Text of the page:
Eating Disorders Genetics Initiative: Every Dollar Matters

Terry Batchelor says her daughter, Sumer, then in high school, “was not the typical eating disorder patient.”

“She was very close to dying due to the accelerated weight loss, but after she checked into [the UNC Center of Excellence for Eating Disorders (CEED)], she gained it back just as fast. The staff here was incredible!”

The UNC Center of Excellence for Eating Disorders serves the North Carolina community and is a world leader in treatment, research and training of eating disorders.

Because of her experience, Sumer chose eating disorders as her topic for a high school project meant to teach students about raising money and awareness. She and her classmates made bracelets that represented eating disorders and sold them for $1 each and handed out information sheets. Sumer used the proceeds to contribute the majority of a $100 gift that she and her mother made to the School of Medicine’s Eating Disorders Genetics Initiative. EDGI is a global effort to collect 100,000 genetic samples that researchers hope will ultimately lead to better therapeutics for anorexia nervosa, bulimia nervosa and binge-eating disorder. Collectively, the there conditions have the highest mortality rate of any psychiatric illness.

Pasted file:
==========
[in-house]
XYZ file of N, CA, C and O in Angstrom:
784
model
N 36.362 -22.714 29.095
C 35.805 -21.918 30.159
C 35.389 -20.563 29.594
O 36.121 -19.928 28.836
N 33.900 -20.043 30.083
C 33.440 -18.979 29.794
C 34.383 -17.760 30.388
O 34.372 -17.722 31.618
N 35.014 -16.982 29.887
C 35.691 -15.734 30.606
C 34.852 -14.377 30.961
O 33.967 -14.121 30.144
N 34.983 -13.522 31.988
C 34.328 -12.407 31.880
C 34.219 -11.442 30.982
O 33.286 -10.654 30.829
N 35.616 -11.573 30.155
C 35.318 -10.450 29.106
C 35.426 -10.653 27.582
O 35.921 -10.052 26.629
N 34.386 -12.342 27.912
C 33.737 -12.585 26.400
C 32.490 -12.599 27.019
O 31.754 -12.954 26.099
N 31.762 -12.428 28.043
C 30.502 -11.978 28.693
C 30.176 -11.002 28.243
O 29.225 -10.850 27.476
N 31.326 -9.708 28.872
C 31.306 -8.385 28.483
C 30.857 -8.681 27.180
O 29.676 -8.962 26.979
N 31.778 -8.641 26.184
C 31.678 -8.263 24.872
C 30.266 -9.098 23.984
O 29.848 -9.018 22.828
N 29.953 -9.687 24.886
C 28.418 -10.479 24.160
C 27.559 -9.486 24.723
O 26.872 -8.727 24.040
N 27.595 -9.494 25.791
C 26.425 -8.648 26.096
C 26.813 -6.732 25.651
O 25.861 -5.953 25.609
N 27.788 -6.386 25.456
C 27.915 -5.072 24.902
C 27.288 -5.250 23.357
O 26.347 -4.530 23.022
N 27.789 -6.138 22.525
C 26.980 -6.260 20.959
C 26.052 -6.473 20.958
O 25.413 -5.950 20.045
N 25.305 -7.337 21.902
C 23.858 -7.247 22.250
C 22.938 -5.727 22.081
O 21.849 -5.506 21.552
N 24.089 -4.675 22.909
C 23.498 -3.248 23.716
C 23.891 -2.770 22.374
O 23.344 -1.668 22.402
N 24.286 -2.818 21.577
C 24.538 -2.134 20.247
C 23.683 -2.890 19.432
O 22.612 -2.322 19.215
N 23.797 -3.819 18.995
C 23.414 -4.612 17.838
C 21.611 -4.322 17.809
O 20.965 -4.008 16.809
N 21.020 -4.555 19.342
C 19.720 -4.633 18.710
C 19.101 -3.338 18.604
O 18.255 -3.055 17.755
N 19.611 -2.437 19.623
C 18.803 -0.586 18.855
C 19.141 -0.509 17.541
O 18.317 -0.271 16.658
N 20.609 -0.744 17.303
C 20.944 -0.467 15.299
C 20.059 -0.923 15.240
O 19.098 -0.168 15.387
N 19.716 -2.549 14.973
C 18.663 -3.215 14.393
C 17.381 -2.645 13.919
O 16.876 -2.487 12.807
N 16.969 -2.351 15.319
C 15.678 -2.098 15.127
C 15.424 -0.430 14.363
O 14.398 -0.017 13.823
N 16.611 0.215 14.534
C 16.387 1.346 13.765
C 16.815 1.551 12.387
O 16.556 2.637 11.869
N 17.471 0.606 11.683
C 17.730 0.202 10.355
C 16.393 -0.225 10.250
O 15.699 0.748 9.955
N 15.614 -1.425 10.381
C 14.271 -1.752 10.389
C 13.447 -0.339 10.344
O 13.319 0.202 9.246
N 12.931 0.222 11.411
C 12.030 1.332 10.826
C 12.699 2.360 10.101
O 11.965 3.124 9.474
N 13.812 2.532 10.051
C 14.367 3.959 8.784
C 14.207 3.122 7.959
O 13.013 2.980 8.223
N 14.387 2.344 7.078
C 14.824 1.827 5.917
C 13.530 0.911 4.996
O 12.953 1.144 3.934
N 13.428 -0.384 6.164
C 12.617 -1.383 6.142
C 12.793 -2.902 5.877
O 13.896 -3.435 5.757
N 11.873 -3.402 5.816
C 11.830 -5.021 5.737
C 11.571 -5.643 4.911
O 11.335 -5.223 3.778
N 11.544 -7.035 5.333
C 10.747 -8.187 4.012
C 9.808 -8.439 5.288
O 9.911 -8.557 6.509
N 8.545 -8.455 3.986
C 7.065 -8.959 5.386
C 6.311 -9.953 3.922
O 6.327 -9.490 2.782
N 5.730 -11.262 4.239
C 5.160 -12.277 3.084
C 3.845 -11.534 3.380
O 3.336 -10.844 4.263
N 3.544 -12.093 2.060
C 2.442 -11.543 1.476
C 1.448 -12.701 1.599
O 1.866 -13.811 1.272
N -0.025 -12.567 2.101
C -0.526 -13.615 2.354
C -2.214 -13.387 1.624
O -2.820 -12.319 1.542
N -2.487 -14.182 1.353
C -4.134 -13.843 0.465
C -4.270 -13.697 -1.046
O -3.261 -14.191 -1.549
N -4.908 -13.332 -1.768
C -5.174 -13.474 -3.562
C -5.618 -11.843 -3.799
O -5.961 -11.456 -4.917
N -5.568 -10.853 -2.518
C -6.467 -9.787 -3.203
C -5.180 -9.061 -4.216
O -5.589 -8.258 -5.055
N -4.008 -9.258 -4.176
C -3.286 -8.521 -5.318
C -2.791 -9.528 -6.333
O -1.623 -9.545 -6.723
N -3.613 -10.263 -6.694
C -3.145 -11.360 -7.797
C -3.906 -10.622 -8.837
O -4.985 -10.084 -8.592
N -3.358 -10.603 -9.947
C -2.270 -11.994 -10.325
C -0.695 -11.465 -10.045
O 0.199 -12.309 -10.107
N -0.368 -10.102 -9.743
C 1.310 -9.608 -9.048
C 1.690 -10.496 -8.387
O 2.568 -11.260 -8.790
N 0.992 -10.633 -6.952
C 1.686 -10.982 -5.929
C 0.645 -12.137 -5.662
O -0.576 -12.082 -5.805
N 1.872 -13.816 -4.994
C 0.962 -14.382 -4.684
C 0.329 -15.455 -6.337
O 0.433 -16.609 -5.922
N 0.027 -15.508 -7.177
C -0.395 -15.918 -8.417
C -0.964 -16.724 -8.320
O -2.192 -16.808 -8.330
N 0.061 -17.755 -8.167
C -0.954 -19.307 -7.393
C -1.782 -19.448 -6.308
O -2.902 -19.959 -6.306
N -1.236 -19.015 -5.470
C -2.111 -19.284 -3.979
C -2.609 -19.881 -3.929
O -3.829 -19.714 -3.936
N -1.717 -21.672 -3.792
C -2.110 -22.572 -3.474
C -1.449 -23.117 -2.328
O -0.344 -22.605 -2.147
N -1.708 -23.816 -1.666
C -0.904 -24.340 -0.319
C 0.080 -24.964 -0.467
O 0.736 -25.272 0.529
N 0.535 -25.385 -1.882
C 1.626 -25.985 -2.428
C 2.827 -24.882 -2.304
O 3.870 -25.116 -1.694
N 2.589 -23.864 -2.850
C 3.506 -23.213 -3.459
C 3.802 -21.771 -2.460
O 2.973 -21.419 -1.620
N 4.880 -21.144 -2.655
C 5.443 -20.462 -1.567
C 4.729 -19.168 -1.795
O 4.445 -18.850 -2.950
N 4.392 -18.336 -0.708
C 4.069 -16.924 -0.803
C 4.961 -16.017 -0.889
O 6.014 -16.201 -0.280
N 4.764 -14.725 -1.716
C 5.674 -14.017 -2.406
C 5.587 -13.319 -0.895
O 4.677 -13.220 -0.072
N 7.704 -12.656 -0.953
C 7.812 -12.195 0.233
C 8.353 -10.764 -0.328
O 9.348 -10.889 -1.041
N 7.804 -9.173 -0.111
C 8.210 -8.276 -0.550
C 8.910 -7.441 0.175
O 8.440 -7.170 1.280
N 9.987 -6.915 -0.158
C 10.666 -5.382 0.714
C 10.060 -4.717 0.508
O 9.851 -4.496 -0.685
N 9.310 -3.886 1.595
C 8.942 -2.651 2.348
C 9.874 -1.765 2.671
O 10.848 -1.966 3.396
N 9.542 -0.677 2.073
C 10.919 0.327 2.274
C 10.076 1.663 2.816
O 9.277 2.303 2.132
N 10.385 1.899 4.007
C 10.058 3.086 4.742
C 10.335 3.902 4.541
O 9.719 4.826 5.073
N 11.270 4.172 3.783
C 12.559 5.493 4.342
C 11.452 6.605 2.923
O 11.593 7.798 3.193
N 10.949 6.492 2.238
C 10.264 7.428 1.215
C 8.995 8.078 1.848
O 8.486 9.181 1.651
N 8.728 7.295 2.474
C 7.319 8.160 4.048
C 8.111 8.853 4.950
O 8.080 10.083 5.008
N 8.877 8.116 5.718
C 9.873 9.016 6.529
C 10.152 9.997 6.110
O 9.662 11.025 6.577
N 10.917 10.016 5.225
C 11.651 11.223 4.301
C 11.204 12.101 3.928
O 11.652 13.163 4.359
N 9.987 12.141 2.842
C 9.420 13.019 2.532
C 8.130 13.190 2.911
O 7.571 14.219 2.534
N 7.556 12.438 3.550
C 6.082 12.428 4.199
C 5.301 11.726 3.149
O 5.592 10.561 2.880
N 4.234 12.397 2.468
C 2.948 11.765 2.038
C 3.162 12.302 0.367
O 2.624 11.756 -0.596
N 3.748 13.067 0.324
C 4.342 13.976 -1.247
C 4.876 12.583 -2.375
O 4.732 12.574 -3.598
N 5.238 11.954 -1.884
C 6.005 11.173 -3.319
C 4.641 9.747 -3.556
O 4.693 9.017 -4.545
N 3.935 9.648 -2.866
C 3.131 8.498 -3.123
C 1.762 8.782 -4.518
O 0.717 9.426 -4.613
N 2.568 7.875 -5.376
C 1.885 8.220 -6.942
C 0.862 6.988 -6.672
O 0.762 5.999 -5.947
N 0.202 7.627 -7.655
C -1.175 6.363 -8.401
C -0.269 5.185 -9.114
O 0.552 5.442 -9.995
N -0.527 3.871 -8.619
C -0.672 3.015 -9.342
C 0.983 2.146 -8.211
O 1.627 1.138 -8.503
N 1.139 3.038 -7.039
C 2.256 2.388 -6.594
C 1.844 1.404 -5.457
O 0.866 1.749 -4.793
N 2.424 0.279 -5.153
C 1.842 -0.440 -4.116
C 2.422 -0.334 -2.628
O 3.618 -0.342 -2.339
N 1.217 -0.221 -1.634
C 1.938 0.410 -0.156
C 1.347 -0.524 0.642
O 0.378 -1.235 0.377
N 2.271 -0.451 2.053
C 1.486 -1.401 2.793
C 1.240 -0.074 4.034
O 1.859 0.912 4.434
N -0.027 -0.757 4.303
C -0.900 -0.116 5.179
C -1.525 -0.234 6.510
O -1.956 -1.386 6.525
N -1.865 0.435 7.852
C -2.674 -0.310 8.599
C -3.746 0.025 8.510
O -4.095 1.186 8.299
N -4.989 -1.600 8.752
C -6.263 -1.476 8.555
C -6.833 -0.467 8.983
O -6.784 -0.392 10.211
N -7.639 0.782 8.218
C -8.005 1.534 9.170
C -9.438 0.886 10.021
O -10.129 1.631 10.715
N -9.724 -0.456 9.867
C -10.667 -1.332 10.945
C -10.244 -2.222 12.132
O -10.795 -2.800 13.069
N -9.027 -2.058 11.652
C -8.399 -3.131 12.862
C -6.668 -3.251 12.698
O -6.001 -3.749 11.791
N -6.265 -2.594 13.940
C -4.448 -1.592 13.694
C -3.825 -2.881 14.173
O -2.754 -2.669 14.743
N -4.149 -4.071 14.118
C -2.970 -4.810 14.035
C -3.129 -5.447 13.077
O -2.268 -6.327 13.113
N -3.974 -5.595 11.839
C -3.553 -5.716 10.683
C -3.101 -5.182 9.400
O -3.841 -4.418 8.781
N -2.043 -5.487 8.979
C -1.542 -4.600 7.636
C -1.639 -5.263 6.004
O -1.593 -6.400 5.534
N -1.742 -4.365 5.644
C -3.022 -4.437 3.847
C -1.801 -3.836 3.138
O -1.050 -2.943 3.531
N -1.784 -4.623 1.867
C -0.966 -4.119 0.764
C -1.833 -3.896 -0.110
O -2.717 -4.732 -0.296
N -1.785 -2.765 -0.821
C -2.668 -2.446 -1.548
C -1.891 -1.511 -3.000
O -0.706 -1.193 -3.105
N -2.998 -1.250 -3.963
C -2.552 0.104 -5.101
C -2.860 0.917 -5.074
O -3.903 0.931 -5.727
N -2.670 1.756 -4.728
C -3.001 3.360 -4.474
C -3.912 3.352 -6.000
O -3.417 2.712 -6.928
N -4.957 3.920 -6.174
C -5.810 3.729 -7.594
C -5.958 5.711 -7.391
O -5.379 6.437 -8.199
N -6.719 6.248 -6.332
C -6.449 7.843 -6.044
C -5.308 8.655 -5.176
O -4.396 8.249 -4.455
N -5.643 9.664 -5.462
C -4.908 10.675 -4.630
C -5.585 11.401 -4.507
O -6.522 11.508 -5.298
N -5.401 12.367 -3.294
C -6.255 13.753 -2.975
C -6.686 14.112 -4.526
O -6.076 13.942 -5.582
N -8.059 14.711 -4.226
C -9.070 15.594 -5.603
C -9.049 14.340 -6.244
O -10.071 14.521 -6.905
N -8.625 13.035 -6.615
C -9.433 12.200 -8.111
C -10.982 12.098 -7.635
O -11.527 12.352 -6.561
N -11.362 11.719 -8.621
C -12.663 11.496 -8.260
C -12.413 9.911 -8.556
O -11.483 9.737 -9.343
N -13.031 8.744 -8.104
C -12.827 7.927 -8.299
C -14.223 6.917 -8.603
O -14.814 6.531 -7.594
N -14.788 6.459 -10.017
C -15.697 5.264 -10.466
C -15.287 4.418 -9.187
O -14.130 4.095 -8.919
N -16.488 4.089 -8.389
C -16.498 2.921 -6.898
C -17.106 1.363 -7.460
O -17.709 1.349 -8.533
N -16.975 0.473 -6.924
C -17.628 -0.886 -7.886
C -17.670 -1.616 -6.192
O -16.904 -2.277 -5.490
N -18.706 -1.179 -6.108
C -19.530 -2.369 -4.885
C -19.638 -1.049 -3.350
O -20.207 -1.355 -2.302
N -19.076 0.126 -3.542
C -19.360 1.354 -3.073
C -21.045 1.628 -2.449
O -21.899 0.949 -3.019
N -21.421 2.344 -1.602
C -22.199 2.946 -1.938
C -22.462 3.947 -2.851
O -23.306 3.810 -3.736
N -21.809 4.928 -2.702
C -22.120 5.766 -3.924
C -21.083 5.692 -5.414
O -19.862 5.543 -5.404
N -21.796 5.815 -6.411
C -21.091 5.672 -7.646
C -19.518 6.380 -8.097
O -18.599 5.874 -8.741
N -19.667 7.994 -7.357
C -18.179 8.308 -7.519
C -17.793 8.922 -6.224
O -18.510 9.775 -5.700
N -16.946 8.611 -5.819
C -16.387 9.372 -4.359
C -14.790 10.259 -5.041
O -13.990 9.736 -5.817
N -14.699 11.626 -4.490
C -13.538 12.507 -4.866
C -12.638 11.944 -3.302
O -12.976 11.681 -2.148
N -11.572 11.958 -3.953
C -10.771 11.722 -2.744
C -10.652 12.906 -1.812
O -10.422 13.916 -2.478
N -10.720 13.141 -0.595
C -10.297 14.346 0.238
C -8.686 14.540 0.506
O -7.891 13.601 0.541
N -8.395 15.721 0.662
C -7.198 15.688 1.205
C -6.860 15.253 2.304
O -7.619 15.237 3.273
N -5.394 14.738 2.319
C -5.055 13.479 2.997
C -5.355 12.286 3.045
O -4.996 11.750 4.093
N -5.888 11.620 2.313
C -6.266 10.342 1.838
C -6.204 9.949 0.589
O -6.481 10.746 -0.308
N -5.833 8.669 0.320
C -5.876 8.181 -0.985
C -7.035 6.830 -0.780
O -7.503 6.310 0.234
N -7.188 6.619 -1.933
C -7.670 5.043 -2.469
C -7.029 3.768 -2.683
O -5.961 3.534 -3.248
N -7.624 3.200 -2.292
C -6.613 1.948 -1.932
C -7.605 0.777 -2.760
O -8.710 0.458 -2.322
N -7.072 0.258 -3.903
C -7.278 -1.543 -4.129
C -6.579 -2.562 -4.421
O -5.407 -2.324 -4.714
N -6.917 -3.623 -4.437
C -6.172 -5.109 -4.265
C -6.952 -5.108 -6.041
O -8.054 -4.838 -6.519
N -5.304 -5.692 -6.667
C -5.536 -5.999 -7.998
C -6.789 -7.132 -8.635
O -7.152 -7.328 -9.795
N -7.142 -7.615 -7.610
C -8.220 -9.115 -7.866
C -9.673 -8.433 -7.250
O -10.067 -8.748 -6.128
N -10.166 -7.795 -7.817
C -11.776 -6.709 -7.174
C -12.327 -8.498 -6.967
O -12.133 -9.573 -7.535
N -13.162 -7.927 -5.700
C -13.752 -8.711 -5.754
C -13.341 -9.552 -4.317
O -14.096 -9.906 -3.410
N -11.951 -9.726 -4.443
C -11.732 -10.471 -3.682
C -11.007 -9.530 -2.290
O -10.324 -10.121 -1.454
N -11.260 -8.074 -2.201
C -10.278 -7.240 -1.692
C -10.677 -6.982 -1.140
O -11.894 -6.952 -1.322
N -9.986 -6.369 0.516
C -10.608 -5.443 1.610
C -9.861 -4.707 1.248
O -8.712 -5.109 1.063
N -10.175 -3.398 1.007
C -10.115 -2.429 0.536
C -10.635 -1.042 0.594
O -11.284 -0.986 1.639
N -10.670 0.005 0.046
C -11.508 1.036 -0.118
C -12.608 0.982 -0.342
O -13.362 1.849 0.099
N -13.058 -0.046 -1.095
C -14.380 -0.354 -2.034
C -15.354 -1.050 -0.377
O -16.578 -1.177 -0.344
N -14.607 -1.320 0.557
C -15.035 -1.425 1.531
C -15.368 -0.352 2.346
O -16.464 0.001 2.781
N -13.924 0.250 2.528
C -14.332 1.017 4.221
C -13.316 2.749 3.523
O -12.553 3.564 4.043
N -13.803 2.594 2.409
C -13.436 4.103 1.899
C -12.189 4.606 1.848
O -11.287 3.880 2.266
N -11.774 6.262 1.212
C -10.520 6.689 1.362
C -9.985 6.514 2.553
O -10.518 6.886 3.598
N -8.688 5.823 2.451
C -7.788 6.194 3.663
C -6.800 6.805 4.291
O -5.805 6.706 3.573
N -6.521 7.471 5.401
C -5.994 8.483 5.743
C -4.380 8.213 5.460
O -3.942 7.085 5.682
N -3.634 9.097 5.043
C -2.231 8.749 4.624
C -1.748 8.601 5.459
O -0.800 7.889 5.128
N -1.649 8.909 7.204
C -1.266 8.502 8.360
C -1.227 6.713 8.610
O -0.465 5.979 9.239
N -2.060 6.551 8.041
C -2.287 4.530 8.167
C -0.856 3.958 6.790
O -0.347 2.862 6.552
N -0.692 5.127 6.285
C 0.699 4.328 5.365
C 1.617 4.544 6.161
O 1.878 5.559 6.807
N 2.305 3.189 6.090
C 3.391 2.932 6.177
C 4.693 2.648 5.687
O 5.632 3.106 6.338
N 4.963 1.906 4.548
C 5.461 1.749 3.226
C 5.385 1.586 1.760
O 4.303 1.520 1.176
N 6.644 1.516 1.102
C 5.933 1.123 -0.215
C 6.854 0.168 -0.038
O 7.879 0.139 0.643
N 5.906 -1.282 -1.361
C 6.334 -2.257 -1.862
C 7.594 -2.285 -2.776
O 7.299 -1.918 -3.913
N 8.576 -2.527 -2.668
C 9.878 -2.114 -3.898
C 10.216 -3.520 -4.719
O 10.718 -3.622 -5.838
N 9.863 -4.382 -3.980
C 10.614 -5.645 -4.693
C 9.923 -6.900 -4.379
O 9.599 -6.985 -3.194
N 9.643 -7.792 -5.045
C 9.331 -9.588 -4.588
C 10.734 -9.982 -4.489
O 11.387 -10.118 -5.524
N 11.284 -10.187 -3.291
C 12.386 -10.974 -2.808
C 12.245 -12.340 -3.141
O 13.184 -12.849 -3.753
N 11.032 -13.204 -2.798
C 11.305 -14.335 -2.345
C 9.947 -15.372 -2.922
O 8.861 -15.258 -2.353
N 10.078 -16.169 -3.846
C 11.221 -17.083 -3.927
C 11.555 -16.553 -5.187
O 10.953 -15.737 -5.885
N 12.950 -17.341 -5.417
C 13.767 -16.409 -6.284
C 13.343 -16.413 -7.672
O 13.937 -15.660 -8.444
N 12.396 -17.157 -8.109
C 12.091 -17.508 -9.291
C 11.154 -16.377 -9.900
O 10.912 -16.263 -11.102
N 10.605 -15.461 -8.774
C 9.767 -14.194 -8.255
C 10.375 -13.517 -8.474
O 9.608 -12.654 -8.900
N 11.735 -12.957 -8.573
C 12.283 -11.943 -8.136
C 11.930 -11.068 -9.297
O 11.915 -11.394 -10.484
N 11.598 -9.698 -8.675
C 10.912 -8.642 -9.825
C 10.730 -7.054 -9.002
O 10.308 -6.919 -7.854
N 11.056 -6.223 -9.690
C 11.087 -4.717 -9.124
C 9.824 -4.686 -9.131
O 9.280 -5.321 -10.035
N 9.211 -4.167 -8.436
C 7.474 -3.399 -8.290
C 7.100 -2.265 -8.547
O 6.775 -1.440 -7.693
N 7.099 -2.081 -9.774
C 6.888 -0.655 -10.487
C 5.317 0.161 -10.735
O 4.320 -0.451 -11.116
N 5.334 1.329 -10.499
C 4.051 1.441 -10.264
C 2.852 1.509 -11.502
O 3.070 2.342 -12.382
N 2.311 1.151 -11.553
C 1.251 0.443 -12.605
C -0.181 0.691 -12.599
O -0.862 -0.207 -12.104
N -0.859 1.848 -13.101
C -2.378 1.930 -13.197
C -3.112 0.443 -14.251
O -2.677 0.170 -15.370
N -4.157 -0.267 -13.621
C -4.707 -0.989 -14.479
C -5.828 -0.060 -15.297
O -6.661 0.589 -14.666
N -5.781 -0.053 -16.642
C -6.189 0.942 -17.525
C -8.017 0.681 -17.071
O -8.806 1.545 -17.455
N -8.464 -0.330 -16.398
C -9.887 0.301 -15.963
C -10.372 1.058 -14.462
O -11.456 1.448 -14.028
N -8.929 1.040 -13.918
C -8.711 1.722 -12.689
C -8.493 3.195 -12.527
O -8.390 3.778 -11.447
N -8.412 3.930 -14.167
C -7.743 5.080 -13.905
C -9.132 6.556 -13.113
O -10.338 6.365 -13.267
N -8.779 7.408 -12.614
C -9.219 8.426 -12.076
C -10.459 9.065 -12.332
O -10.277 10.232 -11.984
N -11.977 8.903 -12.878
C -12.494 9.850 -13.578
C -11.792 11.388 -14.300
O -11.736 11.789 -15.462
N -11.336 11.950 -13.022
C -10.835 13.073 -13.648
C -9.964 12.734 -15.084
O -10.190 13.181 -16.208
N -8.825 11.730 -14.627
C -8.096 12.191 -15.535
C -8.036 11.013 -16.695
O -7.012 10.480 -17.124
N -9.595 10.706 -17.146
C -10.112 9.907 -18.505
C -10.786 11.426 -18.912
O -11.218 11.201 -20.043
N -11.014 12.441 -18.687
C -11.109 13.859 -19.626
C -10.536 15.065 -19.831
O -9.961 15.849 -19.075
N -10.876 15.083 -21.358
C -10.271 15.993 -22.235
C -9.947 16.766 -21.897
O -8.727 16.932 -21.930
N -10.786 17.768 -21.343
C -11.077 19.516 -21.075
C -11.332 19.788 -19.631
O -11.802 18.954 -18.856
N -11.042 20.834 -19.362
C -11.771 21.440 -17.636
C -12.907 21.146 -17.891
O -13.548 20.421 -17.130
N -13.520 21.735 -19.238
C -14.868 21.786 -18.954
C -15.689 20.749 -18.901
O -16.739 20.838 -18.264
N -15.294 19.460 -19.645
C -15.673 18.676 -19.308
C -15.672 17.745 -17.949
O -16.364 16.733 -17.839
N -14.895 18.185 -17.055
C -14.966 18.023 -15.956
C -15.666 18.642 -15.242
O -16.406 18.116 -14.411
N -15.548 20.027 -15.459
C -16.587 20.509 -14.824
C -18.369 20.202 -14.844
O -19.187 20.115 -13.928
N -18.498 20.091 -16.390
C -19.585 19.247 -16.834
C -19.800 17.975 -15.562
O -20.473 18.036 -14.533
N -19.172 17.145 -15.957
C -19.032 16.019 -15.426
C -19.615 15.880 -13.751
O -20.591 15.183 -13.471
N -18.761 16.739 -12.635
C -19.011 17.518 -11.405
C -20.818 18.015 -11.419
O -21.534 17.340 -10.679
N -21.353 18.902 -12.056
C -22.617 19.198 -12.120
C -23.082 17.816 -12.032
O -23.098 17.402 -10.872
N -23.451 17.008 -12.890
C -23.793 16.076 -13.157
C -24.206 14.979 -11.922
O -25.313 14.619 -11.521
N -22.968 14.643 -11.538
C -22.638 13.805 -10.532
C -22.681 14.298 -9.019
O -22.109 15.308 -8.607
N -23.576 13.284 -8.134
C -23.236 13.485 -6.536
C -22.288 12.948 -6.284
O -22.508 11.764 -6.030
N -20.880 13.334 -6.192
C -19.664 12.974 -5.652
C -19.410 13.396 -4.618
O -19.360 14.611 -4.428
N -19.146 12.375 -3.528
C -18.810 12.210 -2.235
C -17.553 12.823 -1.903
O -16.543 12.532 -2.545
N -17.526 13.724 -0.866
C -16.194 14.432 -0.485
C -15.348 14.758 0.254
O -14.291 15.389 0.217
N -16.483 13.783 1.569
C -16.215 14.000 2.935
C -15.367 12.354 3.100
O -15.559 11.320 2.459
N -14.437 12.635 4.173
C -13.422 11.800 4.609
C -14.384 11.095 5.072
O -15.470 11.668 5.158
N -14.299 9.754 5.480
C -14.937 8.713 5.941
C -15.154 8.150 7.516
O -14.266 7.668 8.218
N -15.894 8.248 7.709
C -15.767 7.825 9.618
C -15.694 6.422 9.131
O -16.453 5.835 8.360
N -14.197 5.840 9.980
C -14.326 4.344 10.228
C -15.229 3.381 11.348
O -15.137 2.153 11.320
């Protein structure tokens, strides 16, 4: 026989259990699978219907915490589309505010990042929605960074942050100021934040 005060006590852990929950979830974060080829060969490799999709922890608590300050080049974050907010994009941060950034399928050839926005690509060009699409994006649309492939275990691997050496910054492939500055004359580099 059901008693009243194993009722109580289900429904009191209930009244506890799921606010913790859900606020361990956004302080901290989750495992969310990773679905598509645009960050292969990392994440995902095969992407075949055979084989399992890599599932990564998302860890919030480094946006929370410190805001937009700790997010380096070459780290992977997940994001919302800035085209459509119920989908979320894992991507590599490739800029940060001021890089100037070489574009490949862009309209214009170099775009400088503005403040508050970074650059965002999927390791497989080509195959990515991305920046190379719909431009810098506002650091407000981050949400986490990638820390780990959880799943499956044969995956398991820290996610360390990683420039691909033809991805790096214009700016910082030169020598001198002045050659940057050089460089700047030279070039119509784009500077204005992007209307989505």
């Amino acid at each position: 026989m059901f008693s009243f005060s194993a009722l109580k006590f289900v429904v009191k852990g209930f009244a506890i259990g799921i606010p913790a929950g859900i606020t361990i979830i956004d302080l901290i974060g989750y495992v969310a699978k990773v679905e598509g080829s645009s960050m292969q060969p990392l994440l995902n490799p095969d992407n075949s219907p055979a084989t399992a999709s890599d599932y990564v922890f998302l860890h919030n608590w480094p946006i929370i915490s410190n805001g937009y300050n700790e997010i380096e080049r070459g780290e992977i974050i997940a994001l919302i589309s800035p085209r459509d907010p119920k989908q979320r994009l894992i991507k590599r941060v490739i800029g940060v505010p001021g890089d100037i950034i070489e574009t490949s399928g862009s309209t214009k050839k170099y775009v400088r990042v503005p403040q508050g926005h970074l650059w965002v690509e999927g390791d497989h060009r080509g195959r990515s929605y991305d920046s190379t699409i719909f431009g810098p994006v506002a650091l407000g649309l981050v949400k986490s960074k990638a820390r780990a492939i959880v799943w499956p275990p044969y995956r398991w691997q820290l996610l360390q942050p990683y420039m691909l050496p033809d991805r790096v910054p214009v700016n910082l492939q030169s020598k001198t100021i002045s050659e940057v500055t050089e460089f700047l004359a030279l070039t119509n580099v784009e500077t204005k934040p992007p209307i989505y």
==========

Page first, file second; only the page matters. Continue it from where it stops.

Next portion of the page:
“Please know Sumer is doing very well and is going to Appalachian State in the fall,” Terry said. “She graduated magna cum laude and plans to study anthropology with a minor in global studies and language in German. Thank you for everything; this program literally saved her life.”

“It is positively heartwarming to hear that someone who was cared for by the CEED team has found a path to recovery, is growing and excelling, and is fully engaged in life,” says Dr. Cynthia Bulik (pictured above), Distinguished Professor of Eating Disorders in the Department of Psychiatry of the School of Medicine at Carolina and Carolina’s leader in EDGI. “We at CEED are dogged in our determination to identify both genetic and environmental causes of eating disorders and to use that information to develop more effective treatments, improve outcomes, and eliminate death from these debilitating illnesses.”

With the gift from Sumer and Terry, EDGI can:

Related Stories

A pitch-perfect career

Celebrating a Presidential Day

Siblings Guide the Next Generation